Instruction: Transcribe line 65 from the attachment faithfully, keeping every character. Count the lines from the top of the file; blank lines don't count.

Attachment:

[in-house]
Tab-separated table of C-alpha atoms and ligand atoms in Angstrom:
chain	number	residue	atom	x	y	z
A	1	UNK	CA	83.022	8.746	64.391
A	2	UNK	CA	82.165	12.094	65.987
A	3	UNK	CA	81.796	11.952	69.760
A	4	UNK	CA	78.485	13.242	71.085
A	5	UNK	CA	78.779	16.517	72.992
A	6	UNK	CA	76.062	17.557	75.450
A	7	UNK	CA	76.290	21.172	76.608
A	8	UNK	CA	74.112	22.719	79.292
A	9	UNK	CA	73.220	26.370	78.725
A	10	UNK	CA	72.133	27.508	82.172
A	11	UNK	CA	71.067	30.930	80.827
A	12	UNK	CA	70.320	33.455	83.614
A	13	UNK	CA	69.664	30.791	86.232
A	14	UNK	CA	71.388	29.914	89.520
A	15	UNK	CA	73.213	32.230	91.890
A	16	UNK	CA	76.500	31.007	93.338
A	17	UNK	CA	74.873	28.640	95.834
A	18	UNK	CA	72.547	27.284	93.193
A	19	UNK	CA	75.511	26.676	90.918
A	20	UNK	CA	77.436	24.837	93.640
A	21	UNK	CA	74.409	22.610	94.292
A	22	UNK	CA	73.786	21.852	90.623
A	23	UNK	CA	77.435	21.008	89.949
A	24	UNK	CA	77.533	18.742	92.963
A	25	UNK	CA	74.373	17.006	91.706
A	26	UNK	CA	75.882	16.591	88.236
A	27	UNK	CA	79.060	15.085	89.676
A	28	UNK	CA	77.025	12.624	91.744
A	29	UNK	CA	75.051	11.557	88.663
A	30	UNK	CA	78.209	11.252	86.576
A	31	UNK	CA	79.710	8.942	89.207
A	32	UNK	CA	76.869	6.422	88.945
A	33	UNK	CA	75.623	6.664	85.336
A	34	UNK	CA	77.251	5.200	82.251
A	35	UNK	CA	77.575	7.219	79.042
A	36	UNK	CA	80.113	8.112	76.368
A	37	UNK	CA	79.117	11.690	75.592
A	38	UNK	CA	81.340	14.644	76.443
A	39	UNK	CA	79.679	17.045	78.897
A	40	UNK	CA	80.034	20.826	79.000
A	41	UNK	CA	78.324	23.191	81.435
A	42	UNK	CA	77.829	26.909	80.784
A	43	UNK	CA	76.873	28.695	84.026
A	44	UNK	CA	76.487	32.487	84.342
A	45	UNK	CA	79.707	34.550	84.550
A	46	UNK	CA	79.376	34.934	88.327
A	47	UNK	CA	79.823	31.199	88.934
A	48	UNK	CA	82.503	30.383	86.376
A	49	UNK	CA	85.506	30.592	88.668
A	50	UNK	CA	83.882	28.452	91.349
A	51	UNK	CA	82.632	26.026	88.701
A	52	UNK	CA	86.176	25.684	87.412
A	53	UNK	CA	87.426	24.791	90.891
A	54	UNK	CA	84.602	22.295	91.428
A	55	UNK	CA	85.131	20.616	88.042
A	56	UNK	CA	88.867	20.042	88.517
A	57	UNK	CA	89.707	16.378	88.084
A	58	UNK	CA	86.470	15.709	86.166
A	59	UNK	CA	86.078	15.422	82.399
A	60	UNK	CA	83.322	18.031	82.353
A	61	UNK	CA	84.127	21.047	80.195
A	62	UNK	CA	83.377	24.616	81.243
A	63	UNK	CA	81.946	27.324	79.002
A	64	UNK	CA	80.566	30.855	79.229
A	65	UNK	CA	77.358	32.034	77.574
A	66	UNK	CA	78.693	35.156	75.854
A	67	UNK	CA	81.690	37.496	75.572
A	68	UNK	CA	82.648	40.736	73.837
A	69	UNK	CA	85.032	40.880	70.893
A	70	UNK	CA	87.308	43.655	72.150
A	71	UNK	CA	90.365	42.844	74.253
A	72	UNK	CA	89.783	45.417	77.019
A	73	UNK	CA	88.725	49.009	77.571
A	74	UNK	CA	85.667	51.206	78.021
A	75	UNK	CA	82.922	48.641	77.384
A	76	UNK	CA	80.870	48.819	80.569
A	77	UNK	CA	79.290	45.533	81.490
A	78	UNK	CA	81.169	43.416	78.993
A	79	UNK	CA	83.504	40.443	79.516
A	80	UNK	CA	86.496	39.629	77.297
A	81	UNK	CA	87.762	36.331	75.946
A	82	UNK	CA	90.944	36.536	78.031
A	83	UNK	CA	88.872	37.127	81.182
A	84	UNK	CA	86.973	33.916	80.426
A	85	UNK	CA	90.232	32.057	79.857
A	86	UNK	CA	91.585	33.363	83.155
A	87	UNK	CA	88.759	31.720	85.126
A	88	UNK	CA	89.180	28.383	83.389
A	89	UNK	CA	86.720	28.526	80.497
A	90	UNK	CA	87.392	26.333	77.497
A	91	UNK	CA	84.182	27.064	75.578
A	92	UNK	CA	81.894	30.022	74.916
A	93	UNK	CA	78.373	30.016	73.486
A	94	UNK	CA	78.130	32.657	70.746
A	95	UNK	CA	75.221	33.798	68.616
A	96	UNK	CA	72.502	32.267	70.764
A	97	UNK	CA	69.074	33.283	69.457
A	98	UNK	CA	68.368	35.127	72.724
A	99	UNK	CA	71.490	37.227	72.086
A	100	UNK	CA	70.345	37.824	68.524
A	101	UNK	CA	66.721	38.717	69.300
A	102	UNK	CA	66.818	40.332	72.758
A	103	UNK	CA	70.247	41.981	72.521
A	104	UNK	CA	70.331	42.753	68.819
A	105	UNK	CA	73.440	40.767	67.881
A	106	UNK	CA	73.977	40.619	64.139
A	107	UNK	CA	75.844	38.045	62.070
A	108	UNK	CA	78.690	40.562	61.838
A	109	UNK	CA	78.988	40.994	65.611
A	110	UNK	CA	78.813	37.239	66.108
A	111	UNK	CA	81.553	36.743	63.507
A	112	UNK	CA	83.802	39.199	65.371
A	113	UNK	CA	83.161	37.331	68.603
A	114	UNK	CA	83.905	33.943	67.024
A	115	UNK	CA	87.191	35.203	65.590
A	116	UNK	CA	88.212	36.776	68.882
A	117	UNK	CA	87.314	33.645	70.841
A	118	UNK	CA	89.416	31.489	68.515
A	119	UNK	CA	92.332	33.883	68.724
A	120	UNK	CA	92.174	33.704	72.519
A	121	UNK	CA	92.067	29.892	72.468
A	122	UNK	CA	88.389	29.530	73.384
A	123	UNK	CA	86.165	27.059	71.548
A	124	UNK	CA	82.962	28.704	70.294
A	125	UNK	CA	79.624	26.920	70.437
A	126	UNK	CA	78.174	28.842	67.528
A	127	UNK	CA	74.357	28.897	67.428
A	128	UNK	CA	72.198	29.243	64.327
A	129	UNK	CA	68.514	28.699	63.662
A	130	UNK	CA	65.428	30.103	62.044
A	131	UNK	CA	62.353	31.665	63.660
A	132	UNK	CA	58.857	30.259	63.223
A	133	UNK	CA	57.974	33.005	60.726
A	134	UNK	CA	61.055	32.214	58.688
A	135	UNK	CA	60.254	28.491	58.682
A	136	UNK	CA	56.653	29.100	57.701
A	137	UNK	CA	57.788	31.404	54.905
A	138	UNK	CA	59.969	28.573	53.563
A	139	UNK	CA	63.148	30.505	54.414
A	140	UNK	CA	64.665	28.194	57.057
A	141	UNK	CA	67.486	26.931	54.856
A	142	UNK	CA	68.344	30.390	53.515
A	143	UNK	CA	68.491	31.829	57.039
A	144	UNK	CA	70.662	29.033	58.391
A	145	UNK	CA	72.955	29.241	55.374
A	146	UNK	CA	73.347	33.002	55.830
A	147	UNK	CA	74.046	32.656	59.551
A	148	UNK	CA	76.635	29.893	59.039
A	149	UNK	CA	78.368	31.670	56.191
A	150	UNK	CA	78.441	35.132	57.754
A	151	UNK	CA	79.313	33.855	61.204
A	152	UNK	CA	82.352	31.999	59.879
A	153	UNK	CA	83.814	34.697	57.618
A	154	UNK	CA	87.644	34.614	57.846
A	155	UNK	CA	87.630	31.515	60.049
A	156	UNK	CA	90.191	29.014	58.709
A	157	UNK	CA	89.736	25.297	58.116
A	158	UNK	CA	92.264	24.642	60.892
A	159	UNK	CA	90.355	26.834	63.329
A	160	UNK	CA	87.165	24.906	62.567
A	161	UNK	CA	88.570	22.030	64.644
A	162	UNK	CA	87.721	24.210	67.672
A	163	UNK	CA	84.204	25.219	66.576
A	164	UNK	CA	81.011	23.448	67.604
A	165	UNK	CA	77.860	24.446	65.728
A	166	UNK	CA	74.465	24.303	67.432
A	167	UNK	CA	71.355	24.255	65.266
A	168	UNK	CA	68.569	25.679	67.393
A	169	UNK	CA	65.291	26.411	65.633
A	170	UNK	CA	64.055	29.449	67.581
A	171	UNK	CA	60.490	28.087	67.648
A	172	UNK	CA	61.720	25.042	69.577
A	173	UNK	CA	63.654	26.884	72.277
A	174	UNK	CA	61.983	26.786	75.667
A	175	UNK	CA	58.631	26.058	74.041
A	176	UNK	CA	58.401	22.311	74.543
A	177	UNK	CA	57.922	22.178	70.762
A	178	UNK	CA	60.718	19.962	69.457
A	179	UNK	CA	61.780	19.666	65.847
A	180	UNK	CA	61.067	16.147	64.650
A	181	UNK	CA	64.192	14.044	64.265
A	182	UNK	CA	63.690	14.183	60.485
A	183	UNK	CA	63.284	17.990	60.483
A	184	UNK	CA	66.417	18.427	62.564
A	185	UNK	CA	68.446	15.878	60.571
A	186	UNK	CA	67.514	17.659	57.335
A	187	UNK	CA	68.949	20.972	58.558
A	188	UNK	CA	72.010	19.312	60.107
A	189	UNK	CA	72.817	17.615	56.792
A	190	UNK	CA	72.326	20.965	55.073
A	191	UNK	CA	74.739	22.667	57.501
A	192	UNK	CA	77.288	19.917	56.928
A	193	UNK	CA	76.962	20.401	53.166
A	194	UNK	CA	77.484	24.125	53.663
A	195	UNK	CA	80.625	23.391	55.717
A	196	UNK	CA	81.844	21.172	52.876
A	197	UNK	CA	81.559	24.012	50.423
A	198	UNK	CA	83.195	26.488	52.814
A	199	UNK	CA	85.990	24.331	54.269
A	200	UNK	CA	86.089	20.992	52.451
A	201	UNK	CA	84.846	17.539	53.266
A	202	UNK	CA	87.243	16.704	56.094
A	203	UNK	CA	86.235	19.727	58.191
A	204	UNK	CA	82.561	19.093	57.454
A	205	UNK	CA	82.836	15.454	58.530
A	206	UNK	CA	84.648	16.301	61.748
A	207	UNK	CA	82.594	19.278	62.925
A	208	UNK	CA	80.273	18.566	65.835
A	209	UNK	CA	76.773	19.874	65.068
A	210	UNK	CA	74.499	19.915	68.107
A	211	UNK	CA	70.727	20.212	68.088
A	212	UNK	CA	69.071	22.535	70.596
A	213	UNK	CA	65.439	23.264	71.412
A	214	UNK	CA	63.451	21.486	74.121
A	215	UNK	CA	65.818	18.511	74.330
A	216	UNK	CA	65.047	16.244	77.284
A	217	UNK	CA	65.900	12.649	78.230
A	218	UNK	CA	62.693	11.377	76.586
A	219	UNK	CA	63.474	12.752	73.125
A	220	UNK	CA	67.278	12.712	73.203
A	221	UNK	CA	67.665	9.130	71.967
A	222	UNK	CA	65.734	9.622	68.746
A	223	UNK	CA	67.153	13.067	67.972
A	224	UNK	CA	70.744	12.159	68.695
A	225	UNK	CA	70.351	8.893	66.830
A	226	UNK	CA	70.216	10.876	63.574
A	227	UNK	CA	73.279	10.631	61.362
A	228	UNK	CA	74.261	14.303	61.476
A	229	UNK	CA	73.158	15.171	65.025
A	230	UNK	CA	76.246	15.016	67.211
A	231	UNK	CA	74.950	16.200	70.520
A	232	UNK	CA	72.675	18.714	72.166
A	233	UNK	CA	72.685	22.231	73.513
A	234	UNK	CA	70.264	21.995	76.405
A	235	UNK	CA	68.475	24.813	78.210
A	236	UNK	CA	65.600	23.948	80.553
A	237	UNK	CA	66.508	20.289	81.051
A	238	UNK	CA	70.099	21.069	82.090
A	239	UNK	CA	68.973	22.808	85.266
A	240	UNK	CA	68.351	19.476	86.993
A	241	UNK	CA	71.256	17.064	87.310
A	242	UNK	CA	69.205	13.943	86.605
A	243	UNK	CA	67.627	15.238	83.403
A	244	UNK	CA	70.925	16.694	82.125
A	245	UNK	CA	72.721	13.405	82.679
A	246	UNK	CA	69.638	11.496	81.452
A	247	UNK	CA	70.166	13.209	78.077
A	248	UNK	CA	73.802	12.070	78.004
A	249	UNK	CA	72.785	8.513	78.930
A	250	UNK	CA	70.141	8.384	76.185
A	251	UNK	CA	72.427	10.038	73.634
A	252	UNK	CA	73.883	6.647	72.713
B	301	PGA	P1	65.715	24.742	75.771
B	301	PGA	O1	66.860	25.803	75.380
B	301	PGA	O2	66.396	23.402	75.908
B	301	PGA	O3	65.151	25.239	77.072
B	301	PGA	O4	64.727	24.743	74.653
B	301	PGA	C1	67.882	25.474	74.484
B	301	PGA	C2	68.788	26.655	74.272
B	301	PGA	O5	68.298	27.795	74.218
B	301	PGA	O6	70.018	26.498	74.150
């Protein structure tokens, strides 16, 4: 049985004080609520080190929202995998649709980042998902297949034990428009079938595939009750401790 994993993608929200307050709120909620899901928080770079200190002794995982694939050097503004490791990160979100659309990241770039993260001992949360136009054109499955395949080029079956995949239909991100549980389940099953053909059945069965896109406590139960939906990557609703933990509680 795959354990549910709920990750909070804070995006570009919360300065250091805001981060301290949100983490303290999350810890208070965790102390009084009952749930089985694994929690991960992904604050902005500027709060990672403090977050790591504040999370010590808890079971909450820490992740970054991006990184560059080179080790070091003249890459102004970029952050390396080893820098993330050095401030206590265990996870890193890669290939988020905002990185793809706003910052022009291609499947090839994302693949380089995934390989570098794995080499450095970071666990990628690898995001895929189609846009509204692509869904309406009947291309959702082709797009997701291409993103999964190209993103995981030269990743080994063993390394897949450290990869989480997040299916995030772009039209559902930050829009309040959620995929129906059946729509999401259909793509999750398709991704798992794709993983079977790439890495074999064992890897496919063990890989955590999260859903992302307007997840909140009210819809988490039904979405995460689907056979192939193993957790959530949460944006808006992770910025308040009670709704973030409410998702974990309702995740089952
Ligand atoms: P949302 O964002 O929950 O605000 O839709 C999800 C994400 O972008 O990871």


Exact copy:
A	62	UNK	CA	83.377	24.616	81.243